Hvac contractor advice

hoinoyMarch 15, 2013

I am currently planning a 4700 sq ft house with an additional 1500-2000 sq ft basement to be finished in the future. My builder's hvac guy recommends two 3-ton units GSHP (1 for 2nd floor and 1 for first and basement) with 4 zones for $70,000 with drilling ($18,000 included in the price). On the other hand, I went out and received a quote from a much larger hvac company that also does a lot of geothermals with a proposal for two units (one 3-ton unit for the 2nd floor and one 4-ton unit for the basement and first floor) and also 4 zones with a price of $58,000 ($13,000 for drilling).

Both companies are using climate master tranquility 30 and all the duct work and Honeywell thermostats. Both are doing 150 ft per ton drilling. The cheaper proposal actually already includes the desuperheater and buffer tank.

My question is:
It's really no brainier that I should choose the larger company with cheaper prices, right?

Is it common for a buyer to choose his own hvac guy instead of the builders "go to guy" for that big of a price difference?

My builder is a very reputable guy in my area and is very well known. He seems to be a very honest guy, but he prefers to work with someone he knows and he "can be sure they are doing it correctly".

Please help, appreciate any advice

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I think you should assess your own comfort level, if you would not be comfortable taking charge of this part of the project then perhaps it might be better left up to the GC.

Regardless, I would suggest having a Manual J calculation performed for the heat loss/heat gain calculation and a Manual D calculation done for the duct design. The credentials of the contractors should be verified along with referrals.

Since Climate Master and Carrier are essentially the same you may want to look at Carrier as well, particularly since youâÂÂre considering zoning as Carrier arguably has the best zoning and controls on the market.

At this stage I would recommend forgetting about price, youâÂÂll eventually come back to it and negotiate your best deal anyway. Learn as much as possible about whatâÂÂs being proposed, why and how it will be installed.

There are many other threads on this site regarding geothermal that contain a lot of useful information.

Have you considered in-floor hydronic radiant with geothermal?


Here is a link that might be useful: International Ground Source Heat Pump Association

    Bookmark   March 15, 2013 at 5:08PM
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Thanks for the advice. In-floor radiant is ruled out due to additional costs (~$60-75,000 extra).

Do you mean ClimateMaster's zoning would be better than Honeywell's setup? Should I ask both HVAC companies to quote for ClimateMaster's (Carrier's) zoning module?


    Bookmark   March 15, 2013 at 5:58PM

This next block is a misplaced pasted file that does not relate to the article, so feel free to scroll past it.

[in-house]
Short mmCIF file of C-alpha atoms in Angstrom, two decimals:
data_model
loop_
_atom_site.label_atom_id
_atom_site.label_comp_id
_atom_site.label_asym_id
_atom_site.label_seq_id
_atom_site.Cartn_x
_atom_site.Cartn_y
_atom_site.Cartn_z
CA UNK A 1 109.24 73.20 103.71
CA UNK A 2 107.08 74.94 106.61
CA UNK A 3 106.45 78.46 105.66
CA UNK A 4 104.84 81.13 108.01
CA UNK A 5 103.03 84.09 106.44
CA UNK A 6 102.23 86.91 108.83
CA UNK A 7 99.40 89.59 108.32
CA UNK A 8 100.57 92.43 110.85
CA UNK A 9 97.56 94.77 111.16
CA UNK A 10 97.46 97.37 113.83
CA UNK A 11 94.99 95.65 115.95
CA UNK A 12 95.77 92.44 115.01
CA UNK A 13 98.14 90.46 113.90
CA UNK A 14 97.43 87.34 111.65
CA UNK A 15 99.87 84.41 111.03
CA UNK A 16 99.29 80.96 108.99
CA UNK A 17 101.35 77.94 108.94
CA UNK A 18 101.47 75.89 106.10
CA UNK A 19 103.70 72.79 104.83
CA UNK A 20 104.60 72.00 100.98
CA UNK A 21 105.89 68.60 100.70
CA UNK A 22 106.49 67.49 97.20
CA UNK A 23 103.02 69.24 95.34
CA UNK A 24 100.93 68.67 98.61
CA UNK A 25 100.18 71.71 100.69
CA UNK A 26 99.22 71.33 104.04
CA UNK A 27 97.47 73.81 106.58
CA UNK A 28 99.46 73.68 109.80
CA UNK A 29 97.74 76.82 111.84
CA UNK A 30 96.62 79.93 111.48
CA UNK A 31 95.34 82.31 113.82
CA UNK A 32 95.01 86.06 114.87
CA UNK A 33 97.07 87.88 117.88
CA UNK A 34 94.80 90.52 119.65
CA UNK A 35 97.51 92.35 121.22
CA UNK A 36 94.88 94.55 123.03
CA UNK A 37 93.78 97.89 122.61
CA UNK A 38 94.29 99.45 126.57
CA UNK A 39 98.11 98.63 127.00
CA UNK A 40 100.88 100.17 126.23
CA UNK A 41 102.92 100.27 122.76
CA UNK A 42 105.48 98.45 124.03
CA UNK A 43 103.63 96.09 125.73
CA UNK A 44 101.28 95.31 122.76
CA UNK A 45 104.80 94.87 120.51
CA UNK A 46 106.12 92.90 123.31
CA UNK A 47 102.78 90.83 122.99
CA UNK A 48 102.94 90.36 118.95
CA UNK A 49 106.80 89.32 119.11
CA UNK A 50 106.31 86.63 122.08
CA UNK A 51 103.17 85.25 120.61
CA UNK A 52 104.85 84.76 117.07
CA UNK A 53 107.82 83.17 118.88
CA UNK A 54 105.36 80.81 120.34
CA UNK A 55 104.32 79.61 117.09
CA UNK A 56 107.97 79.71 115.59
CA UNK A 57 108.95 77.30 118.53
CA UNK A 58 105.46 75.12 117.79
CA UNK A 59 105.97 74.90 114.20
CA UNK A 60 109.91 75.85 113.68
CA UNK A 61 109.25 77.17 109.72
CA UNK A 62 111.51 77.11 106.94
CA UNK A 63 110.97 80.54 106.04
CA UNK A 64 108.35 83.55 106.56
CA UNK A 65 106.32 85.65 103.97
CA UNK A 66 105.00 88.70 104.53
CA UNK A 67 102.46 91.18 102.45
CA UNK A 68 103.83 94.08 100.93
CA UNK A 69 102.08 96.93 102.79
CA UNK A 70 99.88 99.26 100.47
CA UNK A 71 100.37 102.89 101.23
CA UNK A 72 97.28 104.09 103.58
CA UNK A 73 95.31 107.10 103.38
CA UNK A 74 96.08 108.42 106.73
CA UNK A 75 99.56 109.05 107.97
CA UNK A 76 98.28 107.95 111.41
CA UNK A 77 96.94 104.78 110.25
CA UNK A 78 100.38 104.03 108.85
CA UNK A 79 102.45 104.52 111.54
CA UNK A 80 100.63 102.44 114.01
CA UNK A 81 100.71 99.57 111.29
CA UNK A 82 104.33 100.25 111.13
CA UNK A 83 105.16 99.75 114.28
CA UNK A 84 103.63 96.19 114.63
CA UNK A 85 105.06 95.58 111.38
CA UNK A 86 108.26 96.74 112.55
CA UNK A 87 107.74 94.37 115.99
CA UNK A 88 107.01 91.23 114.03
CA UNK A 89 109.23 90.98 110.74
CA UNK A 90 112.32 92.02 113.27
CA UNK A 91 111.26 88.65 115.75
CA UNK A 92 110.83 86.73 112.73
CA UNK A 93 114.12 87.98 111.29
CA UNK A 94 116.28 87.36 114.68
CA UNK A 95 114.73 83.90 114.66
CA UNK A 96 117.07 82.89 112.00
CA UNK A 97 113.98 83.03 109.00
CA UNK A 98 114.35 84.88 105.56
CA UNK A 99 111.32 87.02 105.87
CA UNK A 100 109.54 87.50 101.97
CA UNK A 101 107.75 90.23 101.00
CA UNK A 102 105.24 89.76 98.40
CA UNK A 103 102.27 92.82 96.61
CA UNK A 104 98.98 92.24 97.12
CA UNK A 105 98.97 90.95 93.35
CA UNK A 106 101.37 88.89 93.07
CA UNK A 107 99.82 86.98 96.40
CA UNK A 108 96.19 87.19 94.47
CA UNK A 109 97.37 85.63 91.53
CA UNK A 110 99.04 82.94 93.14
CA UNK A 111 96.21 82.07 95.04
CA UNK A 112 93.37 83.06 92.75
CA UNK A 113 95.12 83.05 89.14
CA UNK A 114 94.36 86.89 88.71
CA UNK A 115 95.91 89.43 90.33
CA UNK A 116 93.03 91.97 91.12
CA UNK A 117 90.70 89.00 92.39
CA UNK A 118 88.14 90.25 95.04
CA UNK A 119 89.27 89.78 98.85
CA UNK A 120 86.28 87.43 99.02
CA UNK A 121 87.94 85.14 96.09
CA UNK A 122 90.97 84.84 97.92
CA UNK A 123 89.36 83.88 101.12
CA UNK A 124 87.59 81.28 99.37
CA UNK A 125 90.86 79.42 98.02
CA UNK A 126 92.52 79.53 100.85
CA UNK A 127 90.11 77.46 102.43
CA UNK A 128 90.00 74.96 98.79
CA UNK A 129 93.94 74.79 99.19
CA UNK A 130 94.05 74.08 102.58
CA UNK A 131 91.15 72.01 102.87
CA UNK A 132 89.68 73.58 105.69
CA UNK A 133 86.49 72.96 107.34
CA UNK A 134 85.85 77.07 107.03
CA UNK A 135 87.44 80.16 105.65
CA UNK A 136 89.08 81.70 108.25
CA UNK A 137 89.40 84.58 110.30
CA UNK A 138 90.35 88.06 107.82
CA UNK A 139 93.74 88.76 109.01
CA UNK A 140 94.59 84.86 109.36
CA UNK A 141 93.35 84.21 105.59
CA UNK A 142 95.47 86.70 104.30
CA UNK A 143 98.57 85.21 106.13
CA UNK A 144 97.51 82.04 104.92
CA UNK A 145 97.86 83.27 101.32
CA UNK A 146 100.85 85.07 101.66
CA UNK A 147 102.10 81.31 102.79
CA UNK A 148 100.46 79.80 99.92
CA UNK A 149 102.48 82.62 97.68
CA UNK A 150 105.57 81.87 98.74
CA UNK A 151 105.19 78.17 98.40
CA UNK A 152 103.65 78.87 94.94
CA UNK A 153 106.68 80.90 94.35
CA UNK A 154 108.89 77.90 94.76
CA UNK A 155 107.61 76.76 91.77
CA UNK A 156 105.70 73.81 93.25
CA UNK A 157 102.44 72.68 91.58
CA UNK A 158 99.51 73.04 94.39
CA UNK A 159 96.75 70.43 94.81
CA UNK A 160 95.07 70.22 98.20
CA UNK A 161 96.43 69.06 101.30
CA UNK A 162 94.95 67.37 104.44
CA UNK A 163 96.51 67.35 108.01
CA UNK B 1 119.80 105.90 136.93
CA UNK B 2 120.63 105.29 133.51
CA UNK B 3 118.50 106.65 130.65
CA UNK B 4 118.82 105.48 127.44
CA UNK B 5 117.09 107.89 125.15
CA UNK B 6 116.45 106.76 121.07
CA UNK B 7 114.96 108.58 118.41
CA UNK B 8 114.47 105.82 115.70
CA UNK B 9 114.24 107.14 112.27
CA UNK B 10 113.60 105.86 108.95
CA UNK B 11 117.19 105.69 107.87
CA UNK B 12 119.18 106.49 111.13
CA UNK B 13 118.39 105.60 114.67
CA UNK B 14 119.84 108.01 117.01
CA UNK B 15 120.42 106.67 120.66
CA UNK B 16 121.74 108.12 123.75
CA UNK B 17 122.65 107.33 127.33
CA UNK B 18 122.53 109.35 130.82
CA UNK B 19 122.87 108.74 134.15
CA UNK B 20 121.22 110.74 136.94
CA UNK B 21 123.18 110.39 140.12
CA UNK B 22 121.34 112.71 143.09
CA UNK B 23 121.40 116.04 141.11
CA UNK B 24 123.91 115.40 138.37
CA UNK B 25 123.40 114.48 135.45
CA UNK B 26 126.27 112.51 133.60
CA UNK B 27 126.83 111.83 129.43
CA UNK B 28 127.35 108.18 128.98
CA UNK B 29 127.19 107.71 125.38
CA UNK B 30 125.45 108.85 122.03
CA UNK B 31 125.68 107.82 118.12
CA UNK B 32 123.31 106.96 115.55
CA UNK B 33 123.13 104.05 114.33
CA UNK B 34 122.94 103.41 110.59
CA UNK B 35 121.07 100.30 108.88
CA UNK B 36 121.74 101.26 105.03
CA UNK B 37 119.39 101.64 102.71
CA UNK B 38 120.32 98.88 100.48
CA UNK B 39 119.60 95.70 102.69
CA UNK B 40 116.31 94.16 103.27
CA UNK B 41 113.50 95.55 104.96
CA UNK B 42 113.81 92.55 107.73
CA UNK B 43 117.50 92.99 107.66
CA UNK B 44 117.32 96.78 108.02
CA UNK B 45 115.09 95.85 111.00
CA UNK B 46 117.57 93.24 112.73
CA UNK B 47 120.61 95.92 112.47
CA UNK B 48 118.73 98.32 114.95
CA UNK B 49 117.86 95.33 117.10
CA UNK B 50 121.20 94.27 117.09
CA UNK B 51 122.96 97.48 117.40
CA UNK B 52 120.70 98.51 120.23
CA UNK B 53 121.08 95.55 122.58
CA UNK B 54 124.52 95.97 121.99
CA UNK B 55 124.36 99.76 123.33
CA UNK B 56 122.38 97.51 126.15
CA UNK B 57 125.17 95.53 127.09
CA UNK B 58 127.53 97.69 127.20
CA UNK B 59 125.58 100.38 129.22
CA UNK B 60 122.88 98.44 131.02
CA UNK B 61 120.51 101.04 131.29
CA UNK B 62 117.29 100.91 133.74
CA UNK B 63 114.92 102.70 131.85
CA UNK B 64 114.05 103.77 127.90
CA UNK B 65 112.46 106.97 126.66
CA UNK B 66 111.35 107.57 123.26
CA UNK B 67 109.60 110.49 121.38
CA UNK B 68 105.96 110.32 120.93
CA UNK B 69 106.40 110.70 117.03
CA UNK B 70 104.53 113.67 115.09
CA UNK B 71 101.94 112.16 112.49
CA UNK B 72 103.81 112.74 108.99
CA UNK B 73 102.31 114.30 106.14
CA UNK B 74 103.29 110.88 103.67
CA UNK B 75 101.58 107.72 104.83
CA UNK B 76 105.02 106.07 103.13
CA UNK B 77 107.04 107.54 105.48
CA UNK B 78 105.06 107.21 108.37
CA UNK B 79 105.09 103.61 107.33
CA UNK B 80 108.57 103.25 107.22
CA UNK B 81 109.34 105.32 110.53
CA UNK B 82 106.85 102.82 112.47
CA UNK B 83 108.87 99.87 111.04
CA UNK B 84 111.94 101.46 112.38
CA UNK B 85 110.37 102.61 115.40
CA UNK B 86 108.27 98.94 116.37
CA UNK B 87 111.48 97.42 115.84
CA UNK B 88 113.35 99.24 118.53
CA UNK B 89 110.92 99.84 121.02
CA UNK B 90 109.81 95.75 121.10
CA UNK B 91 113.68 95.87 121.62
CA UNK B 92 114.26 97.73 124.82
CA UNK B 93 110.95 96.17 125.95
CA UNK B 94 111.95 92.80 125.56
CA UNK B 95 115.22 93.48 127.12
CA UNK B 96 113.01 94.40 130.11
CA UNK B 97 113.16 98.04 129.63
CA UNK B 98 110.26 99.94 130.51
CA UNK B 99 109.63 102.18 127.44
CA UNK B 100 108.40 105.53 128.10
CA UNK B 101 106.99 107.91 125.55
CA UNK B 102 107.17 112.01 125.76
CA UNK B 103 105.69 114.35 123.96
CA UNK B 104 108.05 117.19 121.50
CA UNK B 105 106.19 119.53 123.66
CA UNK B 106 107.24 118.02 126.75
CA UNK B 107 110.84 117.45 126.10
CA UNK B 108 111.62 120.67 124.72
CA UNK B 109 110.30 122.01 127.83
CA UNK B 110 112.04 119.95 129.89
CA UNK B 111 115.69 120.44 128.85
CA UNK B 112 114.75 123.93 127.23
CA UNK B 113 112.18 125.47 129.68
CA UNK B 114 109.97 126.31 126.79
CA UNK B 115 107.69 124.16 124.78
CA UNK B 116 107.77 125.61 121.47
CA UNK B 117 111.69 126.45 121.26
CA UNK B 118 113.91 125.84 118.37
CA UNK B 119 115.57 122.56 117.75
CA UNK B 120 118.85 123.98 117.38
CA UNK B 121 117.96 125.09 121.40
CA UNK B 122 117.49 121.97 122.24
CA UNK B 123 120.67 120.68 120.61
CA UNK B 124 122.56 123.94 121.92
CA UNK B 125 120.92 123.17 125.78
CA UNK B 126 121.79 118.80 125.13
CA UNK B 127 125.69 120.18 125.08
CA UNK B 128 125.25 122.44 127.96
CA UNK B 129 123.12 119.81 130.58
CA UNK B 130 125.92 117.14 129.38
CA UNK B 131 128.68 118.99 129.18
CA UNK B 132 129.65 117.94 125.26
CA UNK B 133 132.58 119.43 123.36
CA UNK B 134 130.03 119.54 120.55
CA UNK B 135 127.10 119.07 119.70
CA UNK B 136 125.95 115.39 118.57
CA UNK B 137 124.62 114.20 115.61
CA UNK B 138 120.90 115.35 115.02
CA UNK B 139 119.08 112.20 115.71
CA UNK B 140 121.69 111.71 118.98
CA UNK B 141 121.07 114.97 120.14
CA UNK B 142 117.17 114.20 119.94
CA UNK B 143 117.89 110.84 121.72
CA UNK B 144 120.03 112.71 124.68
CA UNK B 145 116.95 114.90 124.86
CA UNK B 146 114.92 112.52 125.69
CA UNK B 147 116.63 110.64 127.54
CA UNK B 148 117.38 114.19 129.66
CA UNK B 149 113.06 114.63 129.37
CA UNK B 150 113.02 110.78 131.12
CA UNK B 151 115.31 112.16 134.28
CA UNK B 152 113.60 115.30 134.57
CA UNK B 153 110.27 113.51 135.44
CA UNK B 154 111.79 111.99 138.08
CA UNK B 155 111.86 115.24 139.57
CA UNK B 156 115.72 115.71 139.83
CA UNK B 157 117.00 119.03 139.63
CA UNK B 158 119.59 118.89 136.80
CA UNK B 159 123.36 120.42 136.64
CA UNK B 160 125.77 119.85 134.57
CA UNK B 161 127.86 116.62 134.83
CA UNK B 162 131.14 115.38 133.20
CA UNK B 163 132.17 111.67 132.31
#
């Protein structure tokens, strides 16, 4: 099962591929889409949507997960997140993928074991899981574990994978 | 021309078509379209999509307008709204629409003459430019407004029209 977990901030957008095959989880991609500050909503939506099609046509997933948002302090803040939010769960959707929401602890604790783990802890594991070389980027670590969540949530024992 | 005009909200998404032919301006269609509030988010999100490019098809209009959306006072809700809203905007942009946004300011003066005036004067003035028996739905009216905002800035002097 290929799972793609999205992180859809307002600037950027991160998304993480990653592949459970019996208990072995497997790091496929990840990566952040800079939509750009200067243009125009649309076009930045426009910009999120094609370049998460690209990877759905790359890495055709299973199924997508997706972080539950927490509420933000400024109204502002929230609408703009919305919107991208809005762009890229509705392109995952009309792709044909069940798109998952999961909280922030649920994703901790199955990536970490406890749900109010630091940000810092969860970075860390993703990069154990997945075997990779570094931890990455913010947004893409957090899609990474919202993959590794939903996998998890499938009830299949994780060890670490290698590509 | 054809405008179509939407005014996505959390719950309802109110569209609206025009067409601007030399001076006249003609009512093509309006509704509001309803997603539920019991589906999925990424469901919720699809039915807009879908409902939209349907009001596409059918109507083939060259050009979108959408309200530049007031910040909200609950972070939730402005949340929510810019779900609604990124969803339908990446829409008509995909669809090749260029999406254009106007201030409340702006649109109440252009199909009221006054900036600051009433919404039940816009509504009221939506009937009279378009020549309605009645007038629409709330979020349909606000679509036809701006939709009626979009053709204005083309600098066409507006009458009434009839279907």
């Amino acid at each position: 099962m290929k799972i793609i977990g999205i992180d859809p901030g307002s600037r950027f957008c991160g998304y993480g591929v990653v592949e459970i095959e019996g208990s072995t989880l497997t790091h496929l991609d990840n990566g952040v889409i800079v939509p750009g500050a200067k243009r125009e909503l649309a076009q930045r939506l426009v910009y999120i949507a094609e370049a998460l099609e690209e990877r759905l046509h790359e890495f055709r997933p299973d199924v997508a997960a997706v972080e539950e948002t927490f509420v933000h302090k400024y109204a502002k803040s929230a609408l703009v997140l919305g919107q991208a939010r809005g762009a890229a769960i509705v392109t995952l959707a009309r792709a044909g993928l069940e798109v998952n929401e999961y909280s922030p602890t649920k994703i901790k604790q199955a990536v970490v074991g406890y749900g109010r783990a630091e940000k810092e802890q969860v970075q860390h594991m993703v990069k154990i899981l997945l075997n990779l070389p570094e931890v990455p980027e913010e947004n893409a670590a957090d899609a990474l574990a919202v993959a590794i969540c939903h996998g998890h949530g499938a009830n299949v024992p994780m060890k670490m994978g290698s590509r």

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I would encourage you to have a discussion about Carrier Infinity thermostats and zoning verses Honeywell. The discussion should also include the pros and cons of a mono block system (all in 1-package) verses a split system (separate geothermal and fan coil units).

What I like about the Carrier Infinity thermostat with zoning is that it gives you the capacity to not only monitor humidity in A/C mode but to control the humidity as well. The set point in A/C mode can be either by temperature degree or by a relative humidity set point, which can save energy and enable adjustment for comfort without necessarily lowering the temperature, just reducing the humidity.

Both systems are good, do some research before you meet with your contractors and draw your own informed conclusions.


Here is a link that might be useful: Carrier Infinity Thermostat

    Bookmark   March 16, 2013 at 1:19AM
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SR, thank you so much for the advice. Will definitely ask the HVAC companies on the Infinity zoning.

    Bookmark   March 16, 2013 at 8:54AM
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If you use the builder's HVAC company I imagine part of the price includes a profit for the builder. This is part of the differences in prices.

Make sure you understand the limits of the federal tax credits for geothermal. Items like duct work are not eligible.

    Bookmark   March 16, 2013 at 9:15AM
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I thought that the equipment associated with installation of a geothermal system does qualify for the federal tax credit.

Here is the quote from Geothermal Genius website:
"Labor costs associated with the installation of the geothermal heat pump property and any associated materials (piping, wiring, ducts, etc) are included. The residence does not have to be the primary residence."

I will also contact my tax accountant.

    Bookmark   March 16, 2013 at 9:34AM
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Here is a link that explains what qualifies for the tax credit. You have to go to irs.gov about the explanation for the carry forward of energy tax credits.

Here is a link that might be useful: What parts of a geothermal heat pump are covered by the tax credit?

    Bookmark   March 16, 2013 at 1:04PM
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